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Hirers told to stop "thought shower" of job ads jargon


Firms are being urged to write job adverts in plain English after research suggested applicants are put off by jargon such as “entrepreneurial mindset” and “action-orientated”.

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Half of 2,000 adults surveyed by graduate jobs specialist Milkround said they had not applied for a job because they did not understand the advert.

The most hated jargon in job adverts included “open the kimono”, “cloud-first”, “blue sky thinking” and “thought shower”, said the report, released on Monday.

Three out of four of those questioned believed job adverts could be “deliberately ambiguous”, while three out of five would not apply for a job if they could not understand the jargon.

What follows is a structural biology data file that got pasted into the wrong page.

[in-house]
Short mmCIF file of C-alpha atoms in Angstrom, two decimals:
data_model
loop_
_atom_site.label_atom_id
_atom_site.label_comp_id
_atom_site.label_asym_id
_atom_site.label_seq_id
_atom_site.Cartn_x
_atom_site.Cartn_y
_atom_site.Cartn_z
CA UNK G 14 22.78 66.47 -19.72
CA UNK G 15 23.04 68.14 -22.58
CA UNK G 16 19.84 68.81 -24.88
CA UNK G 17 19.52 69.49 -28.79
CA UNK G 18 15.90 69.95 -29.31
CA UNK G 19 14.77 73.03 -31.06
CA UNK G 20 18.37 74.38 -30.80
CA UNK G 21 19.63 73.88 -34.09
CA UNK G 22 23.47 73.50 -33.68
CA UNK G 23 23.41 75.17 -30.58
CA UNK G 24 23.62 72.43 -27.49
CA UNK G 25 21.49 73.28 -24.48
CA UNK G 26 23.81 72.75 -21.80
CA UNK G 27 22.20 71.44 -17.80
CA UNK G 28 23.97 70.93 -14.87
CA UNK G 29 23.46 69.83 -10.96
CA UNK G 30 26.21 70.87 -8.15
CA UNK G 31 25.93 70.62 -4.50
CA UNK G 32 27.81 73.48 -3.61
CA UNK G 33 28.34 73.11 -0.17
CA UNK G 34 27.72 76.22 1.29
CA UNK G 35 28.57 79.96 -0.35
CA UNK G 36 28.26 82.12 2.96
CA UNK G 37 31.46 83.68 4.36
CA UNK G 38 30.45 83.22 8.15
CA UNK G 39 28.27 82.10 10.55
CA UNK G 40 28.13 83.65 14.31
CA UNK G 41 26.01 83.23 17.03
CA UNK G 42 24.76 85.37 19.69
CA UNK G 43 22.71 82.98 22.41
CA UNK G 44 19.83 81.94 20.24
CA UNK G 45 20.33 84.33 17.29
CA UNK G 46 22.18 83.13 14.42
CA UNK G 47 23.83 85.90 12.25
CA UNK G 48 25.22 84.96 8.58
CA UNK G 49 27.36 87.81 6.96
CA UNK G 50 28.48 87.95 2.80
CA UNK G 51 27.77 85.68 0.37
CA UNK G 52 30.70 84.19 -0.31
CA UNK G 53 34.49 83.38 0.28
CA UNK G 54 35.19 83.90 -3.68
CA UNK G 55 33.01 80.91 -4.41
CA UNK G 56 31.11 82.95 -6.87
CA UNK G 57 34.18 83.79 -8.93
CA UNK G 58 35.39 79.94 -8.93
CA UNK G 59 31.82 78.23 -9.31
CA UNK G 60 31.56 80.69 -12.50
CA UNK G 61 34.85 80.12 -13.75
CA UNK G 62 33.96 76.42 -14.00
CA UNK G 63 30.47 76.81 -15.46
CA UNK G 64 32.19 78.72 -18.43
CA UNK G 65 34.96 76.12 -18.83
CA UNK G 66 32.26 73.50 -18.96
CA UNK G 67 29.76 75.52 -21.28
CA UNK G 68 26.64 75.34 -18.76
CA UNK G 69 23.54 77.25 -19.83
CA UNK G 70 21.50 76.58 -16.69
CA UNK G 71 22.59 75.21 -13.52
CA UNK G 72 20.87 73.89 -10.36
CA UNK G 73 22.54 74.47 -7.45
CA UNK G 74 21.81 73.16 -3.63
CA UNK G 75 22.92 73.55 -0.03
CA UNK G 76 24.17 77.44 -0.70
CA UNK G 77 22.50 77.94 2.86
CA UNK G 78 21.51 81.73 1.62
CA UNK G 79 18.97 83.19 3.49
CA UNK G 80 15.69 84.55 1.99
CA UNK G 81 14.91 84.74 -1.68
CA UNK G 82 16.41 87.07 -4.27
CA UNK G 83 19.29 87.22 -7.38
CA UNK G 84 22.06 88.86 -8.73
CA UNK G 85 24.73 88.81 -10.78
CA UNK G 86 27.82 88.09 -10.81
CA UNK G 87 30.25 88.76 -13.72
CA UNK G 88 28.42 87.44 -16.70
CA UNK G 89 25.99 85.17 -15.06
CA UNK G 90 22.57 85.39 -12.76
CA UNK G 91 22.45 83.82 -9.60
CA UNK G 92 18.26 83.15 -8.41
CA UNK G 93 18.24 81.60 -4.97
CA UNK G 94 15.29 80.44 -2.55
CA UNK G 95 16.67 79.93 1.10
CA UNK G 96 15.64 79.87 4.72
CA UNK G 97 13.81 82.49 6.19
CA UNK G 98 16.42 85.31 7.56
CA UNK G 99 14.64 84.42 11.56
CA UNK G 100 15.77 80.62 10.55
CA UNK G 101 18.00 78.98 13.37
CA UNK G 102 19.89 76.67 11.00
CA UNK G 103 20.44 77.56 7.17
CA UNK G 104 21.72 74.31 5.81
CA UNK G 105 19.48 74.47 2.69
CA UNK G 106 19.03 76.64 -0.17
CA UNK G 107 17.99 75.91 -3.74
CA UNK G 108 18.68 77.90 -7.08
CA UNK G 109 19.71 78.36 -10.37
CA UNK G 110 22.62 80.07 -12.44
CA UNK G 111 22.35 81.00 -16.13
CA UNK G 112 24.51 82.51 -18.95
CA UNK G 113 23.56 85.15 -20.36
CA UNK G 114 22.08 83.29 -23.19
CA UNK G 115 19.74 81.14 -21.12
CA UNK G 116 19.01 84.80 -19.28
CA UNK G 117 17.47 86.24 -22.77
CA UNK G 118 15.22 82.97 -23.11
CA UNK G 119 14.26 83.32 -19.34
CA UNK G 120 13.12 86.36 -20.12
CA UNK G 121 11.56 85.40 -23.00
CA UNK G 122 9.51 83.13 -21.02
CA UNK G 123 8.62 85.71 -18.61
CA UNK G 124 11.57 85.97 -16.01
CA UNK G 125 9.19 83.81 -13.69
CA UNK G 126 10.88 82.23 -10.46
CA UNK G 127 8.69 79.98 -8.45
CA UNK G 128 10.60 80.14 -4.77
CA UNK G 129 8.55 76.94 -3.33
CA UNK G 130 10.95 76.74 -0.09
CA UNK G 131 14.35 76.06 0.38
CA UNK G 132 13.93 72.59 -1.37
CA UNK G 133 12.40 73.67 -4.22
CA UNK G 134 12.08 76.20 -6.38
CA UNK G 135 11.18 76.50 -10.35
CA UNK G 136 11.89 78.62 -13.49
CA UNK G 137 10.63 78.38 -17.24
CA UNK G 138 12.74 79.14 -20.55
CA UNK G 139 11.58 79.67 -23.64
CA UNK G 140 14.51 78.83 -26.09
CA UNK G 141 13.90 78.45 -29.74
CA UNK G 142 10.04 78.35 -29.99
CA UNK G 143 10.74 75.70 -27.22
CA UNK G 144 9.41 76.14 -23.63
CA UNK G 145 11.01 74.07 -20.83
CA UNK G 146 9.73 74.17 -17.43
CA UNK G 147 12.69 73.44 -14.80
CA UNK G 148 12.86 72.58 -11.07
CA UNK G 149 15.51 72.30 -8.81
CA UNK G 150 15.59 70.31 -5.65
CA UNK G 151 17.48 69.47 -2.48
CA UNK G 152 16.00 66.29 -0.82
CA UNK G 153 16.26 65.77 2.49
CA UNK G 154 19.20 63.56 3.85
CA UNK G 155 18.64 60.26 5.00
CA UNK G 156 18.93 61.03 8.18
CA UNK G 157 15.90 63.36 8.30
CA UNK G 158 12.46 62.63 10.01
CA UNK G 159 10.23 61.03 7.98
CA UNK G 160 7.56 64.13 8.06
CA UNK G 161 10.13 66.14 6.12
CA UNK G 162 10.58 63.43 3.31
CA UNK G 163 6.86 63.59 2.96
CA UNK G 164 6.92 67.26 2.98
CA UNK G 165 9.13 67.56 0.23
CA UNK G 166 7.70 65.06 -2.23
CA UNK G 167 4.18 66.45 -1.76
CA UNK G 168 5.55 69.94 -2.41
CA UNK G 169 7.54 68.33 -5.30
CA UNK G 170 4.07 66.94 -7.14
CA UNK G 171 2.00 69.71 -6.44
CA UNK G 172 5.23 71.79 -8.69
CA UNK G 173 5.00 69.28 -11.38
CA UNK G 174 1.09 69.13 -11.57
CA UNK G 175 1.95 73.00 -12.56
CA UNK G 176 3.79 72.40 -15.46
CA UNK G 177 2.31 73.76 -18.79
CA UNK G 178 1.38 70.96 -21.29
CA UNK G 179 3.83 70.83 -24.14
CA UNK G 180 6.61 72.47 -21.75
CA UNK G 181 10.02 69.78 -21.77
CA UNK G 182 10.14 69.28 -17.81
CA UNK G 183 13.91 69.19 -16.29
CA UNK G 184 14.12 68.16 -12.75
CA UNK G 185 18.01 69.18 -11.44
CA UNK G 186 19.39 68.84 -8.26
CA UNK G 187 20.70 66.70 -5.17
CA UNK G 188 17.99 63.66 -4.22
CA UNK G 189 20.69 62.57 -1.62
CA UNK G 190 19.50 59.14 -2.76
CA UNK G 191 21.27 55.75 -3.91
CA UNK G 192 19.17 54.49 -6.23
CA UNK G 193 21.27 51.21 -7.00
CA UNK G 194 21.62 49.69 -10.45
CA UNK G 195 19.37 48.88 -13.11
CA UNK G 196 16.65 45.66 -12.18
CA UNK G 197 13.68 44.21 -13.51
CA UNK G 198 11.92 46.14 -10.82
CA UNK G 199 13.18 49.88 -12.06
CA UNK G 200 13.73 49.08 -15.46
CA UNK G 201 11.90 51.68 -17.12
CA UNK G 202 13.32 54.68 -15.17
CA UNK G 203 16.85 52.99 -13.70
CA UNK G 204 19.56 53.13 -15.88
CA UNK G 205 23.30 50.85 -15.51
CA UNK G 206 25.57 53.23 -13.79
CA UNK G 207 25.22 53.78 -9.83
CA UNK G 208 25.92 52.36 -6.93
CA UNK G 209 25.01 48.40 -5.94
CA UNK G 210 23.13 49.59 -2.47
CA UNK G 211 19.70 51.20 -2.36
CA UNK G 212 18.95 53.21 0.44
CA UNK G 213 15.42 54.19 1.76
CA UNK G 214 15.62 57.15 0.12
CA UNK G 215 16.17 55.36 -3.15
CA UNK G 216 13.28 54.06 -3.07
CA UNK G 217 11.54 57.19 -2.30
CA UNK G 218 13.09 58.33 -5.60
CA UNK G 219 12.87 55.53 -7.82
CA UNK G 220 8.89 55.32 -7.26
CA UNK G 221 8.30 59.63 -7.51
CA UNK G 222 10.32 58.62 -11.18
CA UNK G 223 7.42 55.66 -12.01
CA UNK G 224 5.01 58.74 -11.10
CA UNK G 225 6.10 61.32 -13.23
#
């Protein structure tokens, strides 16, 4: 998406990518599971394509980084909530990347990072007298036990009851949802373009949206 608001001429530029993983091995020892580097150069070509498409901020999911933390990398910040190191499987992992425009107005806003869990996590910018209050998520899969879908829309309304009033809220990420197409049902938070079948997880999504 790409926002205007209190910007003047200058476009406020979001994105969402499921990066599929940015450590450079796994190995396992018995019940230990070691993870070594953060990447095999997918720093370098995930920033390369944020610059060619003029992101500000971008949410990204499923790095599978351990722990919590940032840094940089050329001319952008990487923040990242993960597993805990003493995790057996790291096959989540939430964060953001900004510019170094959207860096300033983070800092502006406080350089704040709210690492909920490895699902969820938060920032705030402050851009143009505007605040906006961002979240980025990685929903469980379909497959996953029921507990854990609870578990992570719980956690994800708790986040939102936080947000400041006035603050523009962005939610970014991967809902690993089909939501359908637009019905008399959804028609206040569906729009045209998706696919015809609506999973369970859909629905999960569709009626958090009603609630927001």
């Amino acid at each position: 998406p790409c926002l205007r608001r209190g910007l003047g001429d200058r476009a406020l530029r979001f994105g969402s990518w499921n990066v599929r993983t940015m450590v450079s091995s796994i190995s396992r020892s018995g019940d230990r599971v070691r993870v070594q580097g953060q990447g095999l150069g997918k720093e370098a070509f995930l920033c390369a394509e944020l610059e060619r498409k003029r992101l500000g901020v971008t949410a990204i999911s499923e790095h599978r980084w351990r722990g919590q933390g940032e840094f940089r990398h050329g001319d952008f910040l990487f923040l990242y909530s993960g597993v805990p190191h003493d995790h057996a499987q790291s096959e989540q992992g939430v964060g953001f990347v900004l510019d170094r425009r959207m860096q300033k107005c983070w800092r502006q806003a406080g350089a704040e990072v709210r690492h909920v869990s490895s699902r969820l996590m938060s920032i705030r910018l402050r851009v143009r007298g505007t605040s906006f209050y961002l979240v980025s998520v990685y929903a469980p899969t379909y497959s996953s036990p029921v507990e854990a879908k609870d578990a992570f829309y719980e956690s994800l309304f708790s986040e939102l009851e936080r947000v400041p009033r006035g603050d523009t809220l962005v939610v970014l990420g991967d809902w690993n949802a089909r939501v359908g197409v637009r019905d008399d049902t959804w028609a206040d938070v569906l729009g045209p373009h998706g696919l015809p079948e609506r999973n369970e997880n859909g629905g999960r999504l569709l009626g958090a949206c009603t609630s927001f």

The most misunderstood phrases included “growth hacking”, “brand architecture” and “low hanging fruit”, according to the study.

Georgina Brazier, of Milkround, said the research showed the need for businesses to offer concise information and clarity, “so top talent isn’t put off by jargon, abbreviations and buzz-phrases”.

“Gone are the days of limited characters within a newspaper job ad. Employers have the scope to include clear outlines and expectations, offering budding candidates full details of the role on offer.”


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